Literature Review : Theoretical Review On Food Security

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2. LITERATURE REVIEW
2.1. Theoretical Review on Food Insecurity 2.1.1. Concepts and Definitions
1. Food Security
The concept of food security is dynamic, that is continuously incorporated new dimensions and levels of analysis overtime. This ongoing evolution of food security concept indicates the wider recognition of the difficulties of concept in different areas of research and public policy, for the reason that food security issue has long history starting from time when global food crisis take place in the first half of the 1970s (Clay, E. 2002).
Food security is historically defined as the overall regional, national as well as global food supply and shortfalls in supply as associated to requirements (Foster, 1992). The same author contended that, even though, the increased observation of differences in the sufficiency of food intake by certain groups despite overall adequacy of supply, the term has been applied recently at a local, household, or individual level and it has been widened beyond notions of food supply to include elements of access (Sen, 1981), vulnerability (Watts and Bohle, 1993), and sustainability (Chambers, 1989). Different organizations, scholars and institutions define food security differently. However, basic concept remains the same.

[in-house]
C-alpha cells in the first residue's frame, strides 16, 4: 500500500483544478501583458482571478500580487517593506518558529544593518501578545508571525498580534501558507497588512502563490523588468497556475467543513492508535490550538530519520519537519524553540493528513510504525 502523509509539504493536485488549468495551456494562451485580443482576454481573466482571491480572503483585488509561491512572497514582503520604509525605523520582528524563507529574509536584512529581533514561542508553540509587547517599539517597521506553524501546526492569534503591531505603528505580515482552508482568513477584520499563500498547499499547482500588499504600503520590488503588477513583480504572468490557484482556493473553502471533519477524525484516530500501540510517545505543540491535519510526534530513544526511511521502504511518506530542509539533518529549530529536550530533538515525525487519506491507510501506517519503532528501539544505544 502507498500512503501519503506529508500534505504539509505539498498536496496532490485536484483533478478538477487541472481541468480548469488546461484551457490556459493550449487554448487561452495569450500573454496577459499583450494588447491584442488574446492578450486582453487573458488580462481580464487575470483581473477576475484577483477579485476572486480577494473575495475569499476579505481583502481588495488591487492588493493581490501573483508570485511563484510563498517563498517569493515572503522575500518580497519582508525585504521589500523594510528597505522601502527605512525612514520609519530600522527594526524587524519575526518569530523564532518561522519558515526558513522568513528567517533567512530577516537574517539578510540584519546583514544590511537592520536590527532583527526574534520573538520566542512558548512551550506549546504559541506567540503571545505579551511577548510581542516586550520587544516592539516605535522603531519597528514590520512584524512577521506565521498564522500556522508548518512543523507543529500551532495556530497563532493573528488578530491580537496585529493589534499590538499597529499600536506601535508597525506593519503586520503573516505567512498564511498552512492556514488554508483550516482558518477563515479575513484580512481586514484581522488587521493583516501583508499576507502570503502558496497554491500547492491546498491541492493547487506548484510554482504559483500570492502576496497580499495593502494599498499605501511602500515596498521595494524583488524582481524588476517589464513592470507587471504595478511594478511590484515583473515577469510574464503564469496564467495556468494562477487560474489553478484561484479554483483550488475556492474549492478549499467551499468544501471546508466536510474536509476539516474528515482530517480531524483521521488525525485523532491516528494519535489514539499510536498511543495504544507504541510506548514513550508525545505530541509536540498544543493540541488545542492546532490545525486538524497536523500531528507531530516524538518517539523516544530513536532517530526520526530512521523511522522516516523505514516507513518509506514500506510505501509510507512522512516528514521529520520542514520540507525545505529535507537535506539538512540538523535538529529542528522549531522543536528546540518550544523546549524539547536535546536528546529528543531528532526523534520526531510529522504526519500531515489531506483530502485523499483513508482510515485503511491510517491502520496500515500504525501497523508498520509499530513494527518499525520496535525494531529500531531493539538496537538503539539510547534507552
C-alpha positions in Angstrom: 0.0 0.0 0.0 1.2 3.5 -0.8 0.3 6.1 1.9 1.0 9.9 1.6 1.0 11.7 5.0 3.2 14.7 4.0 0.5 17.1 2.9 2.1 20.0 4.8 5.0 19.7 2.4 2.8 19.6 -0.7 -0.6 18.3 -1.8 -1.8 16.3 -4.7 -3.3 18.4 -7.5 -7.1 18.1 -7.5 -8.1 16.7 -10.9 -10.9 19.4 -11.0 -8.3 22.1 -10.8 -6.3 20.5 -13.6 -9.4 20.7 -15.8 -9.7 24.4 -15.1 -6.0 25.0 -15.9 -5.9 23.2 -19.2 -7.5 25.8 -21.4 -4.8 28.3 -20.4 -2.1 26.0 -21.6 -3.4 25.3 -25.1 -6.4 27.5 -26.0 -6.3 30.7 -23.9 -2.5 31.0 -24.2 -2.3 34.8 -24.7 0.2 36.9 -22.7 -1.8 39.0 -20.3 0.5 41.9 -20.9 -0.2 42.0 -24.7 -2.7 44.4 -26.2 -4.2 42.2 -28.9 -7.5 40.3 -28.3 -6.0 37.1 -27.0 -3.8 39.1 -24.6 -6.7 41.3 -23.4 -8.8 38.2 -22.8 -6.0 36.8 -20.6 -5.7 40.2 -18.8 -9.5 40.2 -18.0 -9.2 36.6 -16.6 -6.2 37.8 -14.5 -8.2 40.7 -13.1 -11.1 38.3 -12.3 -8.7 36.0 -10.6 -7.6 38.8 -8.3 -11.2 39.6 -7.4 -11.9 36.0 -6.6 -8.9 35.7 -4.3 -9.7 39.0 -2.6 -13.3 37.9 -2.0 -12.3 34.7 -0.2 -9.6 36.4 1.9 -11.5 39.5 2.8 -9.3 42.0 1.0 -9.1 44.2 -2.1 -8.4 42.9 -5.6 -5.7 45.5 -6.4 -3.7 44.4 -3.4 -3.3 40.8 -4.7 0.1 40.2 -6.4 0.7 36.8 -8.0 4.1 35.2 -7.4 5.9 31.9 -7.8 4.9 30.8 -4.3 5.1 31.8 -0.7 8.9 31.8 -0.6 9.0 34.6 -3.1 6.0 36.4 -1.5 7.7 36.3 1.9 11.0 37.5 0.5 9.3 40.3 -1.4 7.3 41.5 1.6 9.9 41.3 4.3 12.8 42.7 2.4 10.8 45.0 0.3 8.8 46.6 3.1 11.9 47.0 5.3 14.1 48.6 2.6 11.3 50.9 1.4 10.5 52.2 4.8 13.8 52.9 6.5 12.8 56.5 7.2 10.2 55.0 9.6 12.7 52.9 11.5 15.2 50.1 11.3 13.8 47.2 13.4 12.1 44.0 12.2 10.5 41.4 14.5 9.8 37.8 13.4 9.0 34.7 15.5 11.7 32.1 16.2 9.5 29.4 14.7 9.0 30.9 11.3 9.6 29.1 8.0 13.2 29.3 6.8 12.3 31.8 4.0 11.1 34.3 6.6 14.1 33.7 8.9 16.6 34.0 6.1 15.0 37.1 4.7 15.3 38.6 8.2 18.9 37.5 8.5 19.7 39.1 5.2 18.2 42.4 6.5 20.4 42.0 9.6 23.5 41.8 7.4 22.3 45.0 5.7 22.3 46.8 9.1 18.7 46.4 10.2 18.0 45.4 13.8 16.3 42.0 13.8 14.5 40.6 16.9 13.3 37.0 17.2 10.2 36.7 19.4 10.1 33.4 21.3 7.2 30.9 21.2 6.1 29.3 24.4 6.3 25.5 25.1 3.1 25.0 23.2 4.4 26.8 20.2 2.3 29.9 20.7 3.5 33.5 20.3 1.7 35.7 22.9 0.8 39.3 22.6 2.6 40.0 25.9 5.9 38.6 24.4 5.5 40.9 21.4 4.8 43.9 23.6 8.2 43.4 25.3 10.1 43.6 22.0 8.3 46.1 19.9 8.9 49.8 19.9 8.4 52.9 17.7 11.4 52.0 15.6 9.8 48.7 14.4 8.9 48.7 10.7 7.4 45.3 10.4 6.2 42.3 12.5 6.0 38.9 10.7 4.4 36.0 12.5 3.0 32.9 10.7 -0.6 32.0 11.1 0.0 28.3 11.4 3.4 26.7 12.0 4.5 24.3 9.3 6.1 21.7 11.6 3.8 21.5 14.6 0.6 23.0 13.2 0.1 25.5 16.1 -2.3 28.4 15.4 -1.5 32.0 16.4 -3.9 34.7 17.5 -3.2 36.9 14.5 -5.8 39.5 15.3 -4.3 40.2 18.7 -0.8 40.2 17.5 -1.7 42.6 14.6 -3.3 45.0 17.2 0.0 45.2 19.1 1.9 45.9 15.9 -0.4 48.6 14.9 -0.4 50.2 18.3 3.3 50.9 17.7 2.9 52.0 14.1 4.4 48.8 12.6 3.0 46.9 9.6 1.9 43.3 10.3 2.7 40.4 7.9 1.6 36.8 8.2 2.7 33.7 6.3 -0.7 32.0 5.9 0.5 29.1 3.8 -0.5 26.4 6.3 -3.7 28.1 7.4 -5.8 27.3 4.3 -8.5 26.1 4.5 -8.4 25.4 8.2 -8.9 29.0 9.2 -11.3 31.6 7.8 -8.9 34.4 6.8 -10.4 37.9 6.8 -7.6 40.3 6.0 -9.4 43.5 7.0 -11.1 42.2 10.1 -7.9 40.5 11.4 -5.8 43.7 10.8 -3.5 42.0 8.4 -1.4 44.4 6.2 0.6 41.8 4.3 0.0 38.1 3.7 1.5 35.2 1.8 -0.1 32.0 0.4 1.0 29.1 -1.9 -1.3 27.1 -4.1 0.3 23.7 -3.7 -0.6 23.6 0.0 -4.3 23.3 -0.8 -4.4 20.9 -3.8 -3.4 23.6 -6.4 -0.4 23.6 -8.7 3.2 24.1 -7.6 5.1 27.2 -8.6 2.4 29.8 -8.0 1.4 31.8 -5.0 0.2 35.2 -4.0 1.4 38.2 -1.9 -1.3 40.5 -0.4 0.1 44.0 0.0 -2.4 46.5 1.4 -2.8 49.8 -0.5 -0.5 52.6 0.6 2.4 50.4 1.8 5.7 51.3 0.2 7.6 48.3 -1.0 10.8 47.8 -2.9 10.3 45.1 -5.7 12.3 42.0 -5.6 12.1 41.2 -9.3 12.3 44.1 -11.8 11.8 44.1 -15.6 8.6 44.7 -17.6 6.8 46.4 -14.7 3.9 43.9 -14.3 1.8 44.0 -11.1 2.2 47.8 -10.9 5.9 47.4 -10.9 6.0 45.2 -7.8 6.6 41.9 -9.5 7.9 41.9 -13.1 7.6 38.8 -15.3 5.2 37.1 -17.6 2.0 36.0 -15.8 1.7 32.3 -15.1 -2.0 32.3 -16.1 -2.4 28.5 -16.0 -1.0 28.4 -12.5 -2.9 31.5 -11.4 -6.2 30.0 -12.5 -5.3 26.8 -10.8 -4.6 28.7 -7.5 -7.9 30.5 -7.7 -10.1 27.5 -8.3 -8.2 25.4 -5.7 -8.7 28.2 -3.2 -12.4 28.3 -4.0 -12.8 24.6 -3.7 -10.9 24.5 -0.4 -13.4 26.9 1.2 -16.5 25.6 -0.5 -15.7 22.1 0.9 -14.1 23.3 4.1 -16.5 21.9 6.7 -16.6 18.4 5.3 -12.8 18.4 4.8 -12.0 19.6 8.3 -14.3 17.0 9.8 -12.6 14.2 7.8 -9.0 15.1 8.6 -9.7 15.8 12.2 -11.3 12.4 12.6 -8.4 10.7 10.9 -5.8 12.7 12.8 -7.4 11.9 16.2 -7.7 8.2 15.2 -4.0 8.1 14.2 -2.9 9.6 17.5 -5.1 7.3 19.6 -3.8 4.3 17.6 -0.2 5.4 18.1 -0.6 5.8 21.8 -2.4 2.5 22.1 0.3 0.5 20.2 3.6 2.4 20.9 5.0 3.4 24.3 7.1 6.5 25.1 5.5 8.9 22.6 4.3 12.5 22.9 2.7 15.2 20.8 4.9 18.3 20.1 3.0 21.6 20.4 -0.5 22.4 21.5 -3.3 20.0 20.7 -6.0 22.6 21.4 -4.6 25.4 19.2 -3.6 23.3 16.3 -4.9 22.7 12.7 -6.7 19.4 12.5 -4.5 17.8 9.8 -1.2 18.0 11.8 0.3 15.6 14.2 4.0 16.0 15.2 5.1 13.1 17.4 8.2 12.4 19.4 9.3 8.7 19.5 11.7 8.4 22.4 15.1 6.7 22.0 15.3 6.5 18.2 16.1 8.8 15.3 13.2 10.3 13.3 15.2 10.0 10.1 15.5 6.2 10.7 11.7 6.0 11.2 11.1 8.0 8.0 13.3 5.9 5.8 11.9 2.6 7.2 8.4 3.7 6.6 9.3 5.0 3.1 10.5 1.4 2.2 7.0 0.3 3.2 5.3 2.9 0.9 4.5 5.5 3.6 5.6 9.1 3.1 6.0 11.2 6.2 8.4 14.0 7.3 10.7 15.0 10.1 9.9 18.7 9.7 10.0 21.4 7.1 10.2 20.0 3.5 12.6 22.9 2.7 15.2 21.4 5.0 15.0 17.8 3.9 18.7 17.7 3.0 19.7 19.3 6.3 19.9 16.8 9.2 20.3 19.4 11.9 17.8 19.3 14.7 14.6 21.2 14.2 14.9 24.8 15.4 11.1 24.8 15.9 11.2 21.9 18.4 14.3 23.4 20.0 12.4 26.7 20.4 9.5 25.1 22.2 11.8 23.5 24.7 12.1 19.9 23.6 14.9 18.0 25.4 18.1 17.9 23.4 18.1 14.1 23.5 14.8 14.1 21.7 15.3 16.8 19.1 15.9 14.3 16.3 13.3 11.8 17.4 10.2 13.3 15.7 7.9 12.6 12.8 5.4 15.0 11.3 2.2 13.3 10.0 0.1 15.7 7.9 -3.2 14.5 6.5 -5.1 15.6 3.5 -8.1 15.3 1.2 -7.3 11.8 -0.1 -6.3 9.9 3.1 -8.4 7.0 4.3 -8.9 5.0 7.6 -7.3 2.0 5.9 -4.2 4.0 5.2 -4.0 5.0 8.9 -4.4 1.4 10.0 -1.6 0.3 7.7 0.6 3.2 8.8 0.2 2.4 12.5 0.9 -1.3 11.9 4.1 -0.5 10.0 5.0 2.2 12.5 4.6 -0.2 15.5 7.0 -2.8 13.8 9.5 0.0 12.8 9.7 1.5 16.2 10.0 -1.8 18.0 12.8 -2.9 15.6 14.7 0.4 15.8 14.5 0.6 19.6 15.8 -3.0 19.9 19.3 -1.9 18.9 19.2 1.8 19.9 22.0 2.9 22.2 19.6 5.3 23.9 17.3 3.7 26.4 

According to UN (1990), household food security defined as “The ability of household members to assure themselves sustained access to sufficient quantity and quality of food to live active and healthy life.” FAO (1992) defines as food security is referred in terms of access to food, availability of food, and also in terms of resource distribution to produce food and purchasing power to buy food, where it is produced. Another definition given by USAID (1992) defines food security as: “when all people at all times have both physical and economic access to sufficient food to meet their dietary needs for a productive and healthy life.” Based on this food security includes at a minimum the availability of nutritionally adequate and safe food, and assured ability to acquire acceptable foods in socially acceptable ways (such as without resorting to emergency food supplies, scavenging, stealing, or other coping strategies). According to World Bank
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